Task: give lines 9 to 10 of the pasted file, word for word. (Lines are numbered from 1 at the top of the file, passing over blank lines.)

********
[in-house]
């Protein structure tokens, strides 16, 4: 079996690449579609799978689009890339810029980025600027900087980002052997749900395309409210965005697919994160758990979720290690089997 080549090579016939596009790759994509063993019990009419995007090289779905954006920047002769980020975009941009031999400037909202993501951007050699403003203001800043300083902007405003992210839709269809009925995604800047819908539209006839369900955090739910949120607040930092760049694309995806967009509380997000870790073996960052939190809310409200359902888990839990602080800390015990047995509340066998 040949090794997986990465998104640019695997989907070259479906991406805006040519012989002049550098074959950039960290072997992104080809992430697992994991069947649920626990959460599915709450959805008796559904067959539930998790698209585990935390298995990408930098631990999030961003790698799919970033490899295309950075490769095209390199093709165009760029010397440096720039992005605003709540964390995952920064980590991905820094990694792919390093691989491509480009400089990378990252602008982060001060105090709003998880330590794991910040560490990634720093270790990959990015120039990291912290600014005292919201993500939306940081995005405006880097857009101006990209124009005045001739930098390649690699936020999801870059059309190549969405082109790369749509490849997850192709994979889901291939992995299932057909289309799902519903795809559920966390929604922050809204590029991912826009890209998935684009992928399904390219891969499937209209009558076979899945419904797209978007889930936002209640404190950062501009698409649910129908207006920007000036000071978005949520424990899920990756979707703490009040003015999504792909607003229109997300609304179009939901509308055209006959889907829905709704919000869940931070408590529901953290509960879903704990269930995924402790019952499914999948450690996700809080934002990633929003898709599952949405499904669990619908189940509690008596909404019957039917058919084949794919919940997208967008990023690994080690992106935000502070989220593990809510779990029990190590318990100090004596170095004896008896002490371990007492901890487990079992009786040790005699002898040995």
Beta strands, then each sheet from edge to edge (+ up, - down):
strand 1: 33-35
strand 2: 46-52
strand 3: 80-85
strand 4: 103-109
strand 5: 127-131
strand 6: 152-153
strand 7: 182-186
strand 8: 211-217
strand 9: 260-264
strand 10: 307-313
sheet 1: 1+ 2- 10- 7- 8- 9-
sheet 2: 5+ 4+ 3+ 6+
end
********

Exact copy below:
strand 6: 152-153
strand 7: 182-186